CIO Monica Eaton-Cardone Examines Strong eCommerce Growth in Emerging Markets and Impact of Fraud Trends

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Current analyses reveal rapid economic and eCommerce growth in emerging markets; however, IT executive Monica Eaton-Cardone advises investors and merchants to proceed with caution as online and mobile fraud continue to rise.

Monica Eaton-Cardone, IT executive, advises merchants and investors on the rising online and mobile fraud trends with emerging markets

While developed economies are exhibiting gradual, steady growth, emerging markets are skyrocketing—and so, too, is the level of interest in them.

Recent news reports have highlighted the growing financial clout of emerging markets, where consumption is expected to reach $30 trillion within the next decade.(1) Monica Eaton-Cardone, an IT executive with payment industry and risk management expertise, acknowledges the latest data and makes a compelling case for investing and expanding in emerging markets, but warns rising fraud can pose a threat to profitability.

According to The Wall Street Journal, the average gross domestic product in emerging-market economies has tripled over the past two decades, rising from $3,000 to $9,000 per capita.(2) Another analysis revealed that as of 2010, consumption in developed economies was $26 trillion versus $12 trillion in emerging markets; but by 2025, those figures are projected to rise to $34 trillion and $30 trillion, respectively—representing 31% growth for developed economies and 150% growth for emerging markets.(1)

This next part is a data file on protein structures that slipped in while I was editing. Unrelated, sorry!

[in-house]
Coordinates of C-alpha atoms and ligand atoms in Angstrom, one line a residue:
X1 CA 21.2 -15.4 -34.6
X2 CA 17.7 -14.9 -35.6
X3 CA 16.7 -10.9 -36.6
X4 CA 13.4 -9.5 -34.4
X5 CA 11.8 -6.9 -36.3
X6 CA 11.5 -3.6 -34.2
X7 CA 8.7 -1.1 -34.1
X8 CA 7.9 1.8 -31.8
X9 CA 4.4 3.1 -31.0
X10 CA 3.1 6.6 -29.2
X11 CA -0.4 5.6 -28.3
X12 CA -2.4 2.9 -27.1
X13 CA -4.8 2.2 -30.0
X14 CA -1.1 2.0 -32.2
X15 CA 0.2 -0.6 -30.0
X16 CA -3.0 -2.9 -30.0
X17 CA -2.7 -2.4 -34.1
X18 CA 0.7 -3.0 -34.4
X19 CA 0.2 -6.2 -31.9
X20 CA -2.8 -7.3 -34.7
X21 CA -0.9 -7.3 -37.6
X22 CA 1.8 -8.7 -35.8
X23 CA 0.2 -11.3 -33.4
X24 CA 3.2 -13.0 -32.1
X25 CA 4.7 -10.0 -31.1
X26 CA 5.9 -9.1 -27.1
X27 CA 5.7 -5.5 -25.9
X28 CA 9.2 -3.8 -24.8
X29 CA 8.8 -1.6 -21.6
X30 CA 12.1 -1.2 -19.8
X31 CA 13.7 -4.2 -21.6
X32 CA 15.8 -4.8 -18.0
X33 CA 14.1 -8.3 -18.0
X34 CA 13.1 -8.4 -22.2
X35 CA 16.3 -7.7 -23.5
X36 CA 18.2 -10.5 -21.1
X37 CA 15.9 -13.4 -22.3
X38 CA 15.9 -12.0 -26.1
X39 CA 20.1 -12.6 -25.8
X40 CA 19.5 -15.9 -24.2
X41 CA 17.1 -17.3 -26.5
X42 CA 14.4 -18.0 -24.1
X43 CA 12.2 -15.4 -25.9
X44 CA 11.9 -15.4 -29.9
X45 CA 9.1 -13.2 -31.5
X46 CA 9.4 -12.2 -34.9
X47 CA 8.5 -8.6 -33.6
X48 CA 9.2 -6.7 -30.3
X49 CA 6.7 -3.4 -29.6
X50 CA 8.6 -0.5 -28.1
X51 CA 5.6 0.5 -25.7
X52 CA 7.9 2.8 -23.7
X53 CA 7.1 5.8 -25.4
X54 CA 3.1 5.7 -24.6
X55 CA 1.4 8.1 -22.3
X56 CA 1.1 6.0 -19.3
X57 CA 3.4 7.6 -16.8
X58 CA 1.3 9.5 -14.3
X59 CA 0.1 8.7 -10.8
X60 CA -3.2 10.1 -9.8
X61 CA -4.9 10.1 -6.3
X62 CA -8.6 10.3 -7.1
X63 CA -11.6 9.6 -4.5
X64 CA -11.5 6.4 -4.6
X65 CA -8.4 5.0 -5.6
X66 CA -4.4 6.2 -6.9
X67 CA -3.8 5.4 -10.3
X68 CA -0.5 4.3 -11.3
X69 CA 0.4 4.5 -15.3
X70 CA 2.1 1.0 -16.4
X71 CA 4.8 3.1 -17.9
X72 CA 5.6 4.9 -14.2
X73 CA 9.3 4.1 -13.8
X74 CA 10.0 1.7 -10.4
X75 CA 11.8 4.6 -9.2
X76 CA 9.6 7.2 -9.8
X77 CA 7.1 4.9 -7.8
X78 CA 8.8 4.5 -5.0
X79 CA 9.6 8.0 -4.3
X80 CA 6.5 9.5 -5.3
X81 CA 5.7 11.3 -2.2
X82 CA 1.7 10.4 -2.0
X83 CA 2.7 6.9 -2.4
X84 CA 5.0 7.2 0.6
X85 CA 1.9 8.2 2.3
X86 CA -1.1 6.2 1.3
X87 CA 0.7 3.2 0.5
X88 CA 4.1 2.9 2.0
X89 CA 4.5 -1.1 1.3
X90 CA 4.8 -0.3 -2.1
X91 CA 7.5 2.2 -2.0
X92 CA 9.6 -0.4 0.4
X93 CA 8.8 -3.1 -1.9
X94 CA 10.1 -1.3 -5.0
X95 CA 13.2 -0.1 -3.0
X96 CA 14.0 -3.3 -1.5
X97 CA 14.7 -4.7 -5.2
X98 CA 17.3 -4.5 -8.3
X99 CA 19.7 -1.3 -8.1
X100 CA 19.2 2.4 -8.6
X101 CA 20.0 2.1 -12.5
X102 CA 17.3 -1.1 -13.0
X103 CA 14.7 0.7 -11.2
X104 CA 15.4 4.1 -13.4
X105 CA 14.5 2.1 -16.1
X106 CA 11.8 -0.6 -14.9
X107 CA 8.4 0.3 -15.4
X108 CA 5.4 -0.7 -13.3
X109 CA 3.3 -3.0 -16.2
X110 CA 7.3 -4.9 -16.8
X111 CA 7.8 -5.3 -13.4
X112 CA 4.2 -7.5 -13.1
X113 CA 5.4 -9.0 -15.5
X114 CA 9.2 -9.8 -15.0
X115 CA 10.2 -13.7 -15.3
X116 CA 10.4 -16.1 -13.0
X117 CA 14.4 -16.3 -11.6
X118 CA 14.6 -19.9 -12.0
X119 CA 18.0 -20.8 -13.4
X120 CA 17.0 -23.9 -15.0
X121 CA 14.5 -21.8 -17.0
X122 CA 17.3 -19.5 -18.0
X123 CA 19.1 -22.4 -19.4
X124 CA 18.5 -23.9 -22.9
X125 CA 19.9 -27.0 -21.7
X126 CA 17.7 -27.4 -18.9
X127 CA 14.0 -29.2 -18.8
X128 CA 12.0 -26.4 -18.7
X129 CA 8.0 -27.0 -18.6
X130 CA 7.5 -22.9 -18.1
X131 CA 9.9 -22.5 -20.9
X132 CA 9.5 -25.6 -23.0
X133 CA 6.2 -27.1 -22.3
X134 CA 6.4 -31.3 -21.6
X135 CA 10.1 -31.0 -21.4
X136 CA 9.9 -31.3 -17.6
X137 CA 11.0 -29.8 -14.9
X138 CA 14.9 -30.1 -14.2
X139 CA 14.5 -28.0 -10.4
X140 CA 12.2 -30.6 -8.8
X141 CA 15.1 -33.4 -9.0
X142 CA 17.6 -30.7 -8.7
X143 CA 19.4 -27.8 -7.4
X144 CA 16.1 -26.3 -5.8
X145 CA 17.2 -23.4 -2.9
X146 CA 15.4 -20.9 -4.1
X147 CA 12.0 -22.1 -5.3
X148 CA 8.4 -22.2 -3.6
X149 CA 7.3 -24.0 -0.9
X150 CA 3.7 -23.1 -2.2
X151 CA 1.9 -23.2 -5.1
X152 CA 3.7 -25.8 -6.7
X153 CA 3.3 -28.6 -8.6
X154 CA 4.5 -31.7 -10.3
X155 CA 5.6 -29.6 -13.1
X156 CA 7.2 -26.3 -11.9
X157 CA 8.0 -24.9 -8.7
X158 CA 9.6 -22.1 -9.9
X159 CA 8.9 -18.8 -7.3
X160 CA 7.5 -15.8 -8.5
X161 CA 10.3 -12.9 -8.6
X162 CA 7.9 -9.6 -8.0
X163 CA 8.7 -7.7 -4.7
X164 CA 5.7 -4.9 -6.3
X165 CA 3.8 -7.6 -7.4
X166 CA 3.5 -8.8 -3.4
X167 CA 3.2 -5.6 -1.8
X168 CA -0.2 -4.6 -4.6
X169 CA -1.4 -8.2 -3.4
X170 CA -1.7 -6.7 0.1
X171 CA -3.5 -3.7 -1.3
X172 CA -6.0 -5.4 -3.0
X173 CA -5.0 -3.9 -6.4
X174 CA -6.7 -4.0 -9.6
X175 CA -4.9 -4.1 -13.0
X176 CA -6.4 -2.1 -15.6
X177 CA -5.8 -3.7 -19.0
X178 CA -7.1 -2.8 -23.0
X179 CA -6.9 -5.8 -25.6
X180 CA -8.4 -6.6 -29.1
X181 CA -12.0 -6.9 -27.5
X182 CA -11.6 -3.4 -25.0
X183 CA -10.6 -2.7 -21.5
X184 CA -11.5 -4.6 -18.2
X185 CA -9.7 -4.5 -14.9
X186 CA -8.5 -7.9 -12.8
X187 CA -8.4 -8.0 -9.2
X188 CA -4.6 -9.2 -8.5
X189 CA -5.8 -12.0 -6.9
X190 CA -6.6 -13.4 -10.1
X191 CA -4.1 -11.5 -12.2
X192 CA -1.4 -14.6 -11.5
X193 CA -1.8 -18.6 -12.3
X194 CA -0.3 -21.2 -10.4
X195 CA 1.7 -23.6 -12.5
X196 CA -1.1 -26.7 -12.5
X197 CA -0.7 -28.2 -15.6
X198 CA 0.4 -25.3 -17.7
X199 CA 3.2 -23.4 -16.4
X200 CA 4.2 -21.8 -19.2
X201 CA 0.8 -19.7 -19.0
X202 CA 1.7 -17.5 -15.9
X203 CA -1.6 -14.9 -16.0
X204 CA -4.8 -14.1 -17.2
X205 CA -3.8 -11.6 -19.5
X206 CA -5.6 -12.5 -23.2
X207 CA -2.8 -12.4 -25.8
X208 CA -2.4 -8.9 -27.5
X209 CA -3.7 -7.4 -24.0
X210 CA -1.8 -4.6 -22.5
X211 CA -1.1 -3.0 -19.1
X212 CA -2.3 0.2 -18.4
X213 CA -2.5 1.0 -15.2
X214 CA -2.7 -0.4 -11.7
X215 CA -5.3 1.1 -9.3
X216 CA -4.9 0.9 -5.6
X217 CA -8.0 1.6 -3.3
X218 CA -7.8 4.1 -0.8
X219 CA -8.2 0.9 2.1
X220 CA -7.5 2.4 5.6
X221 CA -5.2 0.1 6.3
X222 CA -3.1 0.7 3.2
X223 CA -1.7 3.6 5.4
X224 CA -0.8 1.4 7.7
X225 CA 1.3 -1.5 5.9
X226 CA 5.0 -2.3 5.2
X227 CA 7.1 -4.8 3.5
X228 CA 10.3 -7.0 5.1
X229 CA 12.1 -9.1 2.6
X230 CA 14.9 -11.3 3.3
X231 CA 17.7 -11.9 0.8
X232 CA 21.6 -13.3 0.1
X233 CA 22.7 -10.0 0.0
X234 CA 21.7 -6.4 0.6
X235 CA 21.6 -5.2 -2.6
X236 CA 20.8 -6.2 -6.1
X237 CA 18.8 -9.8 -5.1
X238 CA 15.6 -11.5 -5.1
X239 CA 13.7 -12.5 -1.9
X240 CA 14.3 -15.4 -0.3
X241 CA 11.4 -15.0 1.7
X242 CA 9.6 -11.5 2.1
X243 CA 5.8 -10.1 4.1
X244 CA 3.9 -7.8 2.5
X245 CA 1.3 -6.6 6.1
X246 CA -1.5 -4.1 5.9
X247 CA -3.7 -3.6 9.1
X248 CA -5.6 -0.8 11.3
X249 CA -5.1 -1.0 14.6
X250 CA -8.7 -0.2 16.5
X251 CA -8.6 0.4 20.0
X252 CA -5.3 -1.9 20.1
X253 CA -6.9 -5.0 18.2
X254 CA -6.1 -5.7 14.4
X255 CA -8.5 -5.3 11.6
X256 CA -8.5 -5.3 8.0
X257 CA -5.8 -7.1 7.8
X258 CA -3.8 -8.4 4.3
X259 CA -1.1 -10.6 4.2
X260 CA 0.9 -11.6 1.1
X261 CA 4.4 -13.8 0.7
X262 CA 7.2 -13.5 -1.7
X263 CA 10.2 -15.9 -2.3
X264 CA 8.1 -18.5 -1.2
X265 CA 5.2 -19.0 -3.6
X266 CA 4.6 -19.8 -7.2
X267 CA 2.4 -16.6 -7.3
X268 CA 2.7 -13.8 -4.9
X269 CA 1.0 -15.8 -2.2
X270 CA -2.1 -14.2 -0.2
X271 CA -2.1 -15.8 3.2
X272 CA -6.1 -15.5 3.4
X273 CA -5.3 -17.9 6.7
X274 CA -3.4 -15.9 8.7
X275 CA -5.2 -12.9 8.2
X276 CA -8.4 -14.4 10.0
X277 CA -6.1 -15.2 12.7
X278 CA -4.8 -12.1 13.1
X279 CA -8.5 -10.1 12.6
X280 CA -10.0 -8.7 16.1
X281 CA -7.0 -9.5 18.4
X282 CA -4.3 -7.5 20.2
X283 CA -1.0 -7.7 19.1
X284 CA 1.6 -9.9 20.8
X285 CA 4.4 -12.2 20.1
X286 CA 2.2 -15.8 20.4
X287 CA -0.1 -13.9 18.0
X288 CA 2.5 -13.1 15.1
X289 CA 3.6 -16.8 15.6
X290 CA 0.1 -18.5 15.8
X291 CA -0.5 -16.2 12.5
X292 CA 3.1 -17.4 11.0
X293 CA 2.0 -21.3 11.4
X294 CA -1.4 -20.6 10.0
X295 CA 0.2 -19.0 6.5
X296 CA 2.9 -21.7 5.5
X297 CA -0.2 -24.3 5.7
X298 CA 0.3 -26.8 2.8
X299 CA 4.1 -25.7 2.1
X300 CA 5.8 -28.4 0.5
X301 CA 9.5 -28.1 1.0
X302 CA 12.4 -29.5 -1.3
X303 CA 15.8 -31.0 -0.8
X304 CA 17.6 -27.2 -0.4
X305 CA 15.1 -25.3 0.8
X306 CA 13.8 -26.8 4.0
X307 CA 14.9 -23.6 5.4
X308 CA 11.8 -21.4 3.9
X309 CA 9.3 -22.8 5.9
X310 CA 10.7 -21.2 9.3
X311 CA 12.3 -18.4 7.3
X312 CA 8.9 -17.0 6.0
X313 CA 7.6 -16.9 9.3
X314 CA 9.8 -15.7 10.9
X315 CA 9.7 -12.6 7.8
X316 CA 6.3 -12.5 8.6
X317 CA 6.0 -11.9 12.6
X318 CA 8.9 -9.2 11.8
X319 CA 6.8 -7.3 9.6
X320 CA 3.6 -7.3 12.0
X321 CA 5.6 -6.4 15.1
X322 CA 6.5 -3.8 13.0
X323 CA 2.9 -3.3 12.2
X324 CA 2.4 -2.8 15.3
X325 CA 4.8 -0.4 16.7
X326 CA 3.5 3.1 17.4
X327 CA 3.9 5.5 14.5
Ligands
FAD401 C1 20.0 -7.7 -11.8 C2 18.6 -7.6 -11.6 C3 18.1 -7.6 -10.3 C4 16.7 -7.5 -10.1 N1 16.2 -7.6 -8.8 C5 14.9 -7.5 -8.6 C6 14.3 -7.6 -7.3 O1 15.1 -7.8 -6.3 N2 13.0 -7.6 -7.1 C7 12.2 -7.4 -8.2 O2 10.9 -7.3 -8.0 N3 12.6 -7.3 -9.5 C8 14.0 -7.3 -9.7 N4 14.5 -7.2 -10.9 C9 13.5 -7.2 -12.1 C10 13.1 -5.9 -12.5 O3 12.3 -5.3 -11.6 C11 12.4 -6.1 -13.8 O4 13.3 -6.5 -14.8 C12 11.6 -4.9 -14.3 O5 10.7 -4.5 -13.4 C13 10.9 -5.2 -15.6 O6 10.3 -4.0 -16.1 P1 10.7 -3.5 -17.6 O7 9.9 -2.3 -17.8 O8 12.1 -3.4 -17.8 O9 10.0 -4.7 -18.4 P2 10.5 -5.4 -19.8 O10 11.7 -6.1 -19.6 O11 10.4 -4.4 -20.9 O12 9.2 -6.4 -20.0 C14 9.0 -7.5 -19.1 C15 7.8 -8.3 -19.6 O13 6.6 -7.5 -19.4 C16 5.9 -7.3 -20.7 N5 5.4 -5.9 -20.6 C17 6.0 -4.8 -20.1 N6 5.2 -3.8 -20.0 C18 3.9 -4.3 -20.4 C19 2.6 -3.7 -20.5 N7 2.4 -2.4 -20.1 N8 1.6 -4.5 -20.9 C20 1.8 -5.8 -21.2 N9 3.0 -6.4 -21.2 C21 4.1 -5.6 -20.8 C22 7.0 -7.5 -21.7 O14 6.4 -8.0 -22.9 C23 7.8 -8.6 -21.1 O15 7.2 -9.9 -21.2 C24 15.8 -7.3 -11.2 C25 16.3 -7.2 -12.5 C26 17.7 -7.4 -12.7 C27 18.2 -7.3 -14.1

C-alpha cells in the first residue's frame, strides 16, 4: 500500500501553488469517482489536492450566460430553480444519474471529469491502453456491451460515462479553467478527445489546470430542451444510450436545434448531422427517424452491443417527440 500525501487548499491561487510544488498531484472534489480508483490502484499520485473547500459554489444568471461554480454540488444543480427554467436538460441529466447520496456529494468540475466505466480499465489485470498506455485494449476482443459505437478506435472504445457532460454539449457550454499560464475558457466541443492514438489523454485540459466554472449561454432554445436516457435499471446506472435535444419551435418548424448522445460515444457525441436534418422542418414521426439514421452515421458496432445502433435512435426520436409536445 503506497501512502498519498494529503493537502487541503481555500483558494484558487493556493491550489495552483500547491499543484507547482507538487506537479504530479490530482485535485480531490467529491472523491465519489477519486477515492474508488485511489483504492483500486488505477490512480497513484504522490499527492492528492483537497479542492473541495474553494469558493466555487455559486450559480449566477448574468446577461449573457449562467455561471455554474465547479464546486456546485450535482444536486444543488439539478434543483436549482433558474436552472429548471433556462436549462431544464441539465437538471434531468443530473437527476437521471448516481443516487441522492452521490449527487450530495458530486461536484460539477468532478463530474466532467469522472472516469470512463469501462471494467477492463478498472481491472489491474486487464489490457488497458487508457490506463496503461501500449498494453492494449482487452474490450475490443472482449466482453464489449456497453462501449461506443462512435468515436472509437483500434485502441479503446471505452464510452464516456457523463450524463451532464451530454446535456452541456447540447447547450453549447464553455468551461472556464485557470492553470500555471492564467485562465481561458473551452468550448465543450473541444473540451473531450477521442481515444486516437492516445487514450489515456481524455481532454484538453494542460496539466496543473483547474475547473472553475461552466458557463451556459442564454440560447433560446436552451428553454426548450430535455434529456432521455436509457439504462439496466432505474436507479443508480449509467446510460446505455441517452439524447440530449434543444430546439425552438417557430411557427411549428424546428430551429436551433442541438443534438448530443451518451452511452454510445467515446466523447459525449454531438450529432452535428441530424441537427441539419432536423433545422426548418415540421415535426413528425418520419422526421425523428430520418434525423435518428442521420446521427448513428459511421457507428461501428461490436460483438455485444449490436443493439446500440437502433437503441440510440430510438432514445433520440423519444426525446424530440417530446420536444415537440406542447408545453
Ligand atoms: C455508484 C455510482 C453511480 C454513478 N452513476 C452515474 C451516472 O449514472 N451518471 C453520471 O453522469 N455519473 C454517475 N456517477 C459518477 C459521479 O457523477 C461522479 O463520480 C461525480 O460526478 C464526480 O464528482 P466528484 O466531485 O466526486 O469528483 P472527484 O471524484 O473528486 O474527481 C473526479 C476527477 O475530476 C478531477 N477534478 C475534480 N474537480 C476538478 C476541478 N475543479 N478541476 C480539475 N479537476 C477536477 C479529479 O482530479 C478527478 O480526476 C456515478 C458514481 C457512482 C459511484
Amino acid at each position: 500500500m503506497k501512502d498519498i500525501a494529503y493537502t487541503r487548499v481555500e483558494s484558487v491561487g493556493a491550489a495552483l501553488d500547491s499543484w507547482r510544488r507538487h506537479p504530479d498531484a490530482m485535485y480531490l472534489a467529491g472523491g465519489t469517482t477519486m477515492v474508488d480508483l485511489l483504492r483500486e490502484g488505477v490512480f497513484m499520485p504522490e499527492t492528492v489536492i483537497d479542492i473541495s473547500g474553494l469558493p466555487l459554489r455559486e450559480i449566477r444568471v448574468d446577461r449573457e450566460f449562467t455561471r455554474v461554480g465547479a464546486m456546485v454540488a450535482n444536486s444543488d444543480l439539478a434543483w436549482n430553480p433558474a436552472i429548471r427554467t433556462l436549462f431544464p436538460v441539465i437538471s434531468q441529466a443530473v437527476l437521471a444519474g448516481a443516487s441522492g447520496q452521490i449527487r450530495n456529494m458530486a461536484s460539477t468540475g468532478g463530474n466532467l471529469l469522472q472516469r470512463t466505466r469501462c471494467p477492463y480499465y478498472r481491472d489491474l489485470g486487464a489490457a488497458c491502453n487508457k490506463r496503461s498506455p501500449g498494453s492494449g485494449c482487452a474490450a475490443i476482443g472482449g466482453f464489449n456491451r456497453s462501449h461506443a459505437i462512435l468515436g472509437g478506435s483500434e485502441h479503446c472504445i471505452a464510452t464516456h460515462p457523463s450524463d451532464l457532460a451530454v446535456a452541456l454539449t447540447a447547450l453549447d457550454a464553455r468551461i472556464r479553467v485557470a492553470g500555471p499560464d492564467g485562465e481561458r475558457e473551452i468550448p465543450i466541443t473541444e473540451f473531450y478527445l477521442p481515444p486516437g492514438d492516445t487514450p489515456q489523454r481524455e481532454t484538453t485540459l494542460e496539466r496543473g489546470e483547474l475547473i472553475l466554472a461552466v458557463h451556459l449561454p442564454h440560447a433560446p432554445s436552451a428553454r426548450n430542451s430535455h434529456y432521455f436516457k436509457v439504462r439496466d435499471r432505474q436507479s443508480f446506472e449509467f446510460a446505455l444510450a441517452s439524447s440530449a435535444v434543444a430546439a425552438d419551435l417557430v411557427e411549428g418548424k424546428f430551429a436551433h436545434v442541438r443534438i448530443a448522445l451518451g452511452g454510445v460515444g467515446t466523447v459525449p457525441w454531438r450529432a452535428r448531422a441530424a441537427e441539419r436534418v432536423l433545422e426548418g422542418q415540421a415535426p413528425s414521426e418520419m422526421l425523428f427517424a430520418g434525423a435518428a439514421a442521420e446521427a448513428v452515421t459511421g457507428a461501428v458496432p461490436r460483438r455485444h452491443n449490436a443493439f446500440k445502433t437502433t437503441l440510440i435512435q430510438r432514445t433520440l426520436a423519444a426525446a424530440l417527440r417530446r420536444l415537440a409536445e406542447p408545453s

Multiple sources have linked this economic and spending growth to increasing smartphone use and mobile Internet access.(1, 2) Current estimates indicate China has 563 million smartphone users and India has 220 million; by 2020, smartphone penetration is expected to reach 4 billion worldwide, or 80% of all adults.(2) Meanwhile, mobile payments are projected to increase 42% this year, rising to $617 billion; and experts predict that by 2019, the global eCommerce market will be worth $2.4 trillion.(3)

“While developed economies are exhibiting gradual, steady growth, emerging markets are skyrocketing—and so, too, is the level of interest in them,” remarked Eaton-Cardone, who currently serves as Chief Information Officer (CIO) of Global Risk Technologies and Chief Operating Officer (COO) of Chargebacks911. “As a result, emerging markets have become a very attractive prospect for investors and merchants alike. Yet despite the promising financial indicators and economic growth, pervasive fraud poses a significant threat to profitability.”

The latest Global Fraud Attack Index reveals that total fraud across all categories is up 137%, while the cost of fraud jumped 386% in just one year—from $1.89 per $100 of sales in the first quarter of 2015 to $7.30 in the first quarter of this year.(4) LexisNexis found that large multi-channel, eCommerce and mCommerce retailers are prime targets, experiencing 707 to 880 fraud attempts each month; even worse, nearly two-thirds of those attempts succeed.(5) While 59% of merchants believe there is an increased fraud risk for transactions conducted over a mobile device, only 53% track the source of their transactions—and 67% treat mobile transactions no differently.(3)